Weekly Democratic Address
February 22, 2019
Hi, I’m Congresswoman Lucy McBath and I’m proud to represent Georgia’s 6th Congressional District.
There have never been more women or people of color in Congress and I’m honored to be a part of this historic freshman class. I proudly serve on both the Judiciary and Education [and] Labor Committees.
This coming week, H.R.8 the Bipartisan Background Checks Act of 2019 will come to Floor of the House for a vote. This historic, bipartisan gun violence prevention legislation was introduced by Mike Thompson and was co-sponsored by myself and many of my colleagues. The bill will ensure background checks for all gun sales, including unlicensed gun dealers.
As many of you may know, gun violence is an issue that is deeply personal for me. In 2012, my son Jordan Davis was shot and killed by a man who opened fire on a car of unarmed teenagers at a gas station in Jacksonville, Florida. My son Jordan was 17 years old. Jordan would have turned 24 this past weekend.
After my son’s death, I dedicated my life to advocating for commonsense gun safety solutions. But, it was the shooting at Marjory Stoneman Douglas High School in Parkland, Florida last year that finally motivated me to run for Congress.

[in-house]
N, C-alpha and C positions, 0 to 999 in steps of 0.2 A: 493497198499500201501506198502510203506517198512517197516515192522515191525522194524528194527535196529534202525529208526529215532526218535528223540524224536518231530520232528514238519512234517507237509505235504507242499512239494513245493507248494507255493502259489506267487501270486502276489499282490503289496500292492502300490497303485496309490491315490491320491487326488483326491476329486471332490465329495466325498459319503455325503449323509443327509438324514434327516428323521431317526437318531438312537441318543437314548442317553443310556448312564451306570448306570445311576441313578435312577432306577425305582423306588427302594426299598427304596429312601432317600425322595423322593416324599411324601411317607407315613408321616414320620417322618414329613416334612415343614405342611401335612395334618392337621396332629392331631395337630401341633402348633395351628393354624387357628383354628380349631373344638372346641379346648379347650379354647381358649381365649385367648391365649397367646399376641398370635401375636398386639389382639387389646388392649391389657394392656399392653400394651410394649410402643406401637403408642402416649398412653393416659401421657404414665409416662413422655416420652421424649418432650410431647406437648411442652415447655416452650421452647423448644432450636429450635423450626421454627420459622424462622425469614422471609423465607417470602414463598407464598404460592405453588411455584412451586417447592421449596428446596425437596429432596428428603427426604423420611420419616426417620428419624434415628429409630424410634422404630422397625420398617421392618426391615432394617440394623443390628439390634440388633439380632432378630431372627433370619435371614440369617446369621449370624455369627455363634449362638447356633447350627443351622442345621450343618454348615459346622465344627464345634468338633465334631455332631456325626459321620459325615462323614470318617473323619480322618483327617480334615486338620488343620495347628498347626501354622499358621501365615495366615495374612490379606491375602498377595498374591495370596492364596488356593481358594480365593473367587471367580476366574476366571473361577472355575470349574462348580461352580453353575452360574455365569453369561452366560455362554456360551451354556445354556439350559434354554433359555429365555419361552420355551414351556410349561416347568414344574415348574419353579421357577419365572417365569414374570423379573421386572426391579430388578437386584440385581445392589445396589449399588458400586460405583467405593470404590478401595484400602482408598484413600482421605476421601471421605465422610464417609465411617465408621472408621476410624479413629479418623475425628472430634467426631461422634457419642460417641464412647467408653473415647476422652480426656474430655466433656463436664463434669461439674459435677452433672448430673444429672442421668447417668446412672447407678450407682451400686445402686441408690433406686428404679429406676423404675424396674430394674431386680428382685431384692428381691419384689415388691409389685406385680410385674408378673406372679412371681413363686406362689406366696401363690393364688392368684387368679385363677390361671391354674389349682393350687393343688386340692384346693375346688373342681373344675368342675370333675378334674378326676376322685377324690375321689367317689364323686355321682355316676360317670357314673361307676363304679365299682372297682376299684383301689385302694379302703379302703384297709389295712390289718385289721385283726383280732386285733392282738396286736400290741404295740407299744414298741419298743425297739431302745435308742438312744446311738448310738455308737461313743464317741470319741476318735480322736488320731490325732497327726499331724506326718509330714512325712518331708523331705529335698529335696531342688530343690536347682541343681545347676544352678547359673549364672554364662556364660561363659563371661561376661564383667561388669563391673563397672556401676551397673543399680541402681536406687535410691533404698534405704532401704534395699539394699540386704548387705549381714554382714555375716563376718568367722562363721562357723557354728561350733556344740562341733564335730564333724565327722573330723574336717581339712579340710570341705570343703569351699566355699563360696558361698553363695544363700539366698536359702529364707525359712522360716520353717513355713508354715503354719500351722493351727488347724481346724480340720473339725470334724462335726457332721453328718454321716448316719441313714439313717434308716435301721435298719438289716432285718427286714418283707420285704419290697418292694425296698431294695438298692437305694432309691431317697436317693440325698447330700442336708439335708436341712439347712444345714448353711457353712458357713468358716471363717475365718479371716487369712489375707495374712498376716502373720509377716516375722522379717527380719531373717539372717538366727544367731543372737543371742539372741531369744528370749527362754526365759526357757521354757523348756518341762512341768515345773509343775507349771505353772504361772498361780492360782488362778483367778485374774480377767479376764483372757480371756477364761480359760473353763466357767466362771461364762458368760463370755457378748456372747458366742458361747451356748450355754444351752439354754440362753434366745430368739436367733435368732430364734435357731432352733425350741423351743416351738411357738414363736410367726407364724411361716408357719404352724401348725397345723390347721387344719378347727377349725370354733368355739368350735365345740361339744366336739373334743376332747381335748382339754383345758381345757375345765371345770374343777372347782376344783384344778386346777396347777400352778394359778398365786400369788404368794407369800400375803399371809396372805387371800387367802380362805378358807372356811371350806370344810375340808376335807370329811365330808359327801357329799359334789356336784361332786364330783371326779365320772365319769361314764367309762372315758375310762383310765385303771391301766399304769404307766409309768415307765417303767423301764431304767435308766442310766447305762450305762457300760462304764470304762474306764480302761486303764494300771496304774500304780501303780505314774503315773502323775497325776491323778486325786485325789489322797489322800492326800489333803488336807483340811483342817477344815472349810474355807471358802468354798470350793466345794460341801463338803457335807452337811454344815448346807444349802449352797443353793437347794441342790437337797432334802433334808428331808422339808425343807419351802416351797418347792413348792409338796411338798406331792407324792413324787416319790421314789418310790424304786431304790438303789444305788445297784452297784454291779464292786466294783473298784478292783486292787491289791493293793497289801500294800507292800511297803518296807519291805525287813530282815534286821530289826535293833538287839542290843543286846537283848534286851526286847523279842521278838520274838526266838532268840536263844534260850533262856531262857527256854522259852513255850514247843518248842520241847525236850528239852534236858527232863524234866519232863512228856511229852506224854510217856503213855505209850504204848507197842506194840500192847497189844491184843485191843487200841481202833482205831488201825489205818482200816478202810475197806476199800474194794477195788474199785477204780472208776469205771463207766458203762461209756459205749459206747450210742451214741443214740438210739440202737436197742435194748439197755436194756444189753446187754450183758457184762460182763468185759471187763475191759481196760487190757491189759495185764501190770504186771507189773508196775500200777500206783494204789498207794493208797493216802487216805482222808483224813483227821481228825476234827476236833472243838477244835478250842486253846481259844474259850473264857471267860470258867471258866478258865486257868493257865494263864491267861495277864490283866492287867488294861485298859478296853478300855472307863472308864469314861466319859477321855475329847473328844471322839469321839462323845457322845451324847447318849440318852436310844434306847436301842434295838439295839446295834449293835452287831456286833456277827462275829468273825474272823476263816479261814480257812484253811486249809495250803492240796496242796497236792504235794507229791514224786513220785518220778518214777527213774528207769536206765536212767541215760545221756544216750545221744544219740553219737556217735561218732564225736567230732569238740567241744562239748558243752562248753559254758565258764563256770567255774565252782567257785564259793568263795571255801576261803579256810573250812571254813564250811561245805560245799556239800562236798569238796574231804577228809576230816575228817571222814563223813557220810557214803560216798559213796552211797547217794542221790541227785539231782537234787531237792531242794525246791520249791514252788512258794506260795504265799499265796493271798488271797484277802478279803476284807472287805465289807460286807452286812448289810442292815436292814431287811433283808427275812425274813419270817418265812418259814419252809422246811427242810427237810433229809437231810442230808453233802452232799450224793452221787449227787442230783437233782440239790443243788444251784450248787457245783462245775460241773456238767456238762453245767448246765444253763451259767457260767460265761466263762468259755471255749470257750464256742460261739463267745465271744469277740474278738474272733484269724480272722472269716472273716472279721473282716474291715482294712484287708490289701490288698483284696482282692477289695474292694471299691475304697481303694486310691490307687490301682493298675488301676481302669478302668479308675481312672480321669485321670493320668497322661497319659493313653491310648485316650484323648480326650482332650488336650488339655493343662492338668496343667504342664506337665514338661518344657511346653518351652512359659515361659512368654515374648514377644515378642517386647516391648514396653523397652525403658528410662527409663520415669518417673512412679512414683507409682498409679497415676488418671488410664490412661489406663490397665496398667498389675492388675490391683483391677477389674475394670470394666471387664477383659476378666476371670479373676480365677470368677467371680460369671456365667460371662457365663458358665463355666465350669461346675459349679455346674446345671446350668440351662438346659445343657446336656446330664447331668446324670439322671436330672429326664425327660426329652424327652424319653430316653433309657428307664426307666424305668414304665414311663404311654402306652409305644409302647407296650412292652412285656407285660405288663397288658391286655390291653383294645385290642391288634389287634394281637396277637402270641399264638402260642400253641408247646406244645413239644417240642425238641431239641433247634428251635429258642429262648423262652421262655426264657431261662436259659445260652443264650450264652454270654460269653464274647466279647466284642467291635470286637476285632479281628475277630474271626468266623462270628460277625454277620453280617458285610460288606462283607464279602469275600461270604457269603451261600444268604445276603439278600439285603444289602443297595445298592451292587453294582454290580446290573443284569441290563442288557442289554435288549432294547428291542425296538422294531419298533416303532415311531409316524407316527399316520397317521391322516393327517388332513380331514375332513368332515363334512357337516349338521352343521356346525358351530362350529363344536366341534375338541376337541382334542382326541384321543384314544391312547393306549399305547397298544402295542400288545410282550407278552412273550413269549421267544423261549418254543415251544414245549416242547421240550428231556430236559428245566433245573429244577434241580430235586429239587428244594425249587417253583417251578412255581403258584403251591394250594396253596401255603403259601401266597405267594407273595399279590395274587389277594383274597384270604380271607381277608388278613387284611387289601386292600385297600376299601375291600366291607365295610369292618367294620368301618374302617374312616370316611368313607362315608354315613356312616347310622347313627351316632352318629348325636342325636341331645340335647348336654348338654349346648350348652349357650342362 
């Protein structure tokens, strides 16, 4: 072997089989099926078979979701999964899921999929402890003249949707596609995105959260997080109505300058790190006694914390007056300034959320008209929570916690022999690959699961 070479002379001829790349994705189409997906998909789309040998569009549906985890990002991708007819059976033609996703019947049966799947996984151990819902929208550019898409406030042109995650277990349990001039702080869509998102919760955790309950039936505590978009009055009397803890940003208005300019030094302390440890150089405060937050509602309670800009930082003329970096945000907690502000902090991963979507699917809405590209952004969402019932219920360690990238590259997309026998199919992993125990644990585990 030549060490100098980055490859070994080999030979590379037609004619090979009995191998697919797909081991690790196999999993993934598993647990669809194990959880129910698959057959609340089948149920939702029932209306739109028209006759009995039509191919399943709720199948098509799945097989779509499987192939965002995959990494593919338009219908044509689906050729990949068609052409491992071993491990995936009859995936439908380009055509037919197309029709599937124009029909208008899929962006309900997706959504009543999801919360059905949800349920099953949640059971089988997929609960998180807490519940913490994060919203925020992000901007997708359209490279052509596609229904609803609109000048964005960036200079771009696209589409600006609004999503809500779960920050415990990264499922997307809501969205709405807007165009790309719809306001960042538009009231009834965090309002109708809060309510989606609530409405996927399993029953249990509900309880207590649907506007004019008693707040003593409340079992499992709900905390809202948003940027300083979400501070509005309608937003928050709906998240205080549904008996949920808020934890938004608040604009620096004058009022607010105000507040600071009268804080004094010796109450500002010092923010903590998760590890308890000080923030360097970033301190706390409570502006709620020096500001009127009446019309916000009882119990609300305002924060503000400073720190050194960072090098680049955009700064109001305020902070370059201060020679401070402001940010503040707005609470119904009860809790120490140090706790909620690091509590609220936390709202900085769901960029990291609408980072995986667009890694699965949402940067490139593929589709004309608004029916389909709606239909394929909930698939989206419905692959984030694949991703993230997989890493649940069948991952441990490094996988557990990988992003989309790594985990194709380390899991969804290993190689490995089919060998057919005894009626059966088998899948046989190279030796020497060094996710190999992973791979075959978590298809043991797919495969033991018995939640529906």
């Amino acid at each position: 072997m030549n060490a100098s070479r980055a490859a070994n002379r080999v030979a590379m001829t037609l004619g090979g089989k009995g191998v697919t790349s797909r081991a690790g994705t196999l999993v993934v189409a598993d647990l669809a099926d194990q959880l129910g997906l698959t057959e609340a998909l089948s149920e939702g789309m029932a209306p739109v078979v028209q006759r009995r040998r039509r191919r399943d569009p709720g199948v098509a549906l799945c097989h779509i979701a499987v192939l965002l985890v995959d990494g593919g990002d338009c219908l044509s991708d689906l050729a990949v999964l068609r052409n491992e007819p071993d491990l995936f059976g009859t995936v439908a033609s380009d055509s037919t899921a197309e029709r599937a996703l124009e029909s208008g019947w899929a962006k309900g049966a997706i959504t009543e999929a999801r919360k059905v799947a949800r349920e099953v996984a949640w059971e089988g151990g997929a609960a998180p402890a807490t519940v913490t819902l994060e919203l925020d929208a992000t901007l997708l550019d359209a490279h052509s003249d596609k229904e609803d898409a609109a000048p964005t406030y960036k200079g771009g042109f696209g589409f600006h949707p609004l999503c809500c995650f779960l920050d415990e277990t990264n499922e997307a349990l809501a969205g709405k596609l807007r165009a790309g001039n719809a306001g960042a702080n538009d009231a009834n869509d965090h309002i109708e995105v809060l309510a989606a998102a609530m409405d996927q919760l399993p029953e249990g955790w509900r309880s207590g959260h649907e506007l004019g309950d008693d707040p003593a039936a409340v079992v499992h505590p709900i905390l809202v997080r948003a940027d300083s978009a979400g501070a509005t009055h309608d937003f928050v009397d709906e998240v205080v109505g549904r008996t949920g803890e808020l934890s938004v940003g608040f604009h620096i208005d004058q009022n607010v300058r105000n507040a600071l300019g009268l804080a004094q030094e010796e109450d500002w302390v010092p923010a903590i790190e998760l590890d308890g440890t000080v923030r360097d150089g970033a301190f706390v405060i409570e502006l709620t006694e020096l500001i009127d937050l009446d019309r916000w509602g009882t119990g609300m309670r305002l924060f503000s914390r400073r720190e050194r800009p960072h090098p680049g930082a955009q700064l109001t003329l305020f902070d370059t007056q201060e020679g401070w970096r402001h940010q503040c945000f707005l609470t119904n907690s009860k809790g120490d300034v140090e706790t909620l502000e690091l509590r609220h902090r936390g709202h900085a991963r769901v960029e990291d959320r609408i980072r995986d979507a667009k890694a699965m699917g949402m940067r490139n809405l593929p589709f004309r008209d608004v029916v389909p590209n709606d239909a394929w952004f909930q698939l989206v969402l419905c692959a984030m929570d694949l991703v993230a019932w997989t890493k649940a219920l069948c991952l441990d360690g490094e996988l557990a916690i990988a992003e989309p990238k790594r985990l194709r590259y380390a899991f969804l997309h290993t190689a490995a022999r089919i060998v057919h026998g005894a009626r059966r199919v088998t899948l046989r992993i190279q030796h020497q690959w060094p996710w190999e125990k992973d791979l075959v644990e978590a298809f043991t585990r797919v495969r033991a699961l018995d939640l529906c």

The pain of losing a child to gun violence never ends. It is that pain that drives my work to prevent gun violence.
These stories are vitally important as we work to pass commonsense gun safety legislation to keep families like ours from experiencing the horror and the heartbreak brought on by gun violence.
The overwhelming, bipartisan support for universal background checks symbolizes the power of advocacy and the incredible power of the survivors, family members and students who have shared their stories as they advocate for commonsense gun safety solutions and demand that we act to address gun violence.
House Democrats are taking action to make sure our communities and our nation are safer.
We need commonsense legislation to prevent gun violence and ensure that mothers and fathers have one less reason to worry. This gives students one less thing to fear when they walk into school. Most importantly, it makes our communities and our nation a safer place to live.